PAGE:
Personally speaking I believe that clarity is immensely underrated in today's world. Without clarity we find ourselves drifting through life, love, and business unclear about our next moves. Even worse we move forward with false ideas or misunderstood directions that may cause us to fall and stumble in confusion and costly errors. Clarity in any new business venture can likely be discussed for hours and hours concerning the ins-and-outs of every particular step of the business in which you begin.
This article comprises a quick list of 5 more reasons why some investors may wish to steer clear of investing in mobile homes for profit. As a mobile home investor for the past 11 years I have come to understand both the positives and negatives of the manufactured home investing business. Below are some negatives.
Your reputation will change: In my experience it is best to commit to one or a few niches and be very well known for these dealings. Becoming an expert in everything leads to a watered-down image people have in their minds of you. When you let investors, Realtors, bird-dogs, and others know you invest in mobile homes you will be labeled as a “mobile home investor”. If you do not feel comfortable having others knowing you are associated with mobile homes this business is likely not the best fit for you.
You will be spending time directly with people: Mobile homes require that you speak directly with sellers and buyers. More than a real estate business mobile home investing is a people business. If you would rather work deals with a Realtor and/or simply stay behinds the scenes this business is likely not the best fit for you. With this statement said this is only from the experience I have had. Perhaps you are able to generate significant profits not interacting with mobile home owners however in my deals the greatest profits are the ones made directly with mobile home sellers and buyers.
Your friends will laugh at you in the beginning: When the money starts coming in you will be the one laughing. Until then however many of your friends and even family members will question and even laugh at you for starting down this business path. Mobile homes obviously have a reputation of being less valuable than traditional site built homes, and in many respects they are. To many folks this translates as mobile homes being less profitable and therefore less worthy of respect. In reality however mobile homes, bird-dogs, and mobile home sellers are just a worthy of our time and respect as anyone else needing help.
Most deals do not result in big paydays: Due to many funding sources being difficult, but not impossible to obtain, your exit strategy is one that will more likely result in renting or selling your mobile home for monthly cash-flow. While the laws have changed in the recent years and selling a home with seller financing is strict, the ability is not dead. With this said your ability to create an exit strategy of selling a mobile home for a large cash-payday will have to be properly understood and due diligence preformed before any purchase is made.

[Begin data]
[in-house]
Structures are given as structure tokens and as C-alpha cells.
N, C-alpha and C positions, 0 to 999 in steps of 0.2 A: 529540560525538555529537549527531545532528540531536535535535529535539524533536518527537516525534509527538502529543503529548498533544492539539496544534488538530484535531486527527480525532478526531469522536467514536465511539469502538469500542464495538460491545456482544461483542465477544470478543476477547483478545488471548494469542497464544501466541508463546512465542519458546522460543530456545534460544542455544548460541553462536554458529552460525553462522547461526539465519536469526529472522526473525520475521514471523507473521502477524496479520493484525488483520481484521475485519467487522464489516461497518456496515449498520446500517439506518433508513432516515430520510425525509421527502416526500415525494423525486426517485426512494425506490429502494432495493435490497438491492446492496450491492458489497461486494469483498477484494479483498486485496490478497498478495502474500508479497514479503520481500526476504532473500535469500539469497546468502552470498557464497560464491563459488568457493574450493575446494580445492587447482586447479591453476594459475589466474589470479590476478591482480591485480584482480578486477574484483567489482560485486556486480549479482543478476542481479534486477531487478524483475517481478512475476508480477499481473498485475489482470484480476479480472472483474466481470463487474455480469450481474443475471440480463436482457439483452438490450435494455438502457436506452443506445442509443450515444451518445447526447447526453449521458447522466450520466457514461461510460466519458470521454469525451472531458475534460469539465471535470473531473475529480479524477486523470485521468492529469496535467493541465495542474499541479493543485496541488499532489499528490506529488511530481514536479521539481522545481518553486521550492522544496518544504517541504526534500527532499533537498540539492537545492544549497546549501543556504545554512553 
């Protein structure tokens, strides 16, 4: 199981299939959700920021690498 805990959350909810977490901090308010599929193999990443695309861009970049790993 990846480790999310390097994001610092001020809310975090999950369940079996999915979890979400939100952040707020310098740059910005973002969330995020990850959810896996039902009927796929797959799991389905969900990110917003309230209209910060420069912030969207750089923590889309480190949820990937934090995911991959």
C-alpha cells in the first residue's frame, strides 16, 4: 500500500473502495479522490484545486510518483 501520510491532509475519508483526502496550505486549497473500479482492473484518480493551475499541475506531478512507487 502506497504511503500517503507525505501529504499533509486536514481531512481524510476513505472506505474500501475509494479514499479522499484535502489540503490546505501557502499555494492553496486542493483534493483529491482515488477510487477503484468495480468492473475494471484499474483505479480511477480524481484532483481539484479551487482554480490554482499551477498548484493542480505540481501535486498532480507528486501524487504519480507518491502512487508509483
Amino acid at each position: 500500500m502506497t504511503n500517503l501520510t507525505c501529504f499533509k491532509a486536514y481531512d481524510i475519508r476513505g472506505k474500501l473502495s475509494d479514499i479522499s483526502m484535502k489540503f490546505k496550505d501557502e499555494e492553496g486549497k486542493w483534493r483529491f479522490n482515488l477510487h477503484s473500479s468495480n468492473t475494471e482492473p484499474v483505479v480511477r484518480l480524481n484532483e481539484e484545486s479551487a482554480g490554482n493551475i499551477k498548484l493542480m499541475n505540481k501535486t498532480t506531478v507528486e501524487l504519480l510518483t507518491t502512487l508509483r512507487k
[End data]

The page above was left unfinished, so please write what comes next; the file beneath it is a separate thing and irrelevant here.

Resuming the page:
John, but what about buyers with all cash? In short many end-user buyers interested in purchasing a mobile home, whether on private land or inside a park will not have $10,000 to $100,000 available to purchase a home outright. While it does happen, it is the exception. Be prepared to accept monthly passive income.
You may need a co-signer: While purchasing a mobile home attached to land in a non-bank-qualifying manner you will not likely require a credit/background check, however many mobile home parks will ask to verify your credit and background history prior to you investing and owning within their park. This makes common sense as you are renting land within their park and the park manager and par owner would like to know your past history.
If you have less than fair credit you may be asked to have a co-signer with you on the lease agreement until you quickly resell the home. Another common solution to your poor credit may be a few hundred dollars as a security deposit to the park. These requirements and criteria will vary from community to community. Over the years I have found that honesty speaks just as loudly as your history. Be honest and up front with park managers as to what they will find and why. Lying about your history will almost always make things much worse than the honest truth.
While I do not wish to deter anyone from their personal income goals and/or getting started with mobile home investing I would rather be frank and upfront with everyone rather than painting a rosy picture that mobile home investing is all smooth sailing. Over the past 11 years I have loved mobile home investing and it has been worth every moment of ups and downs.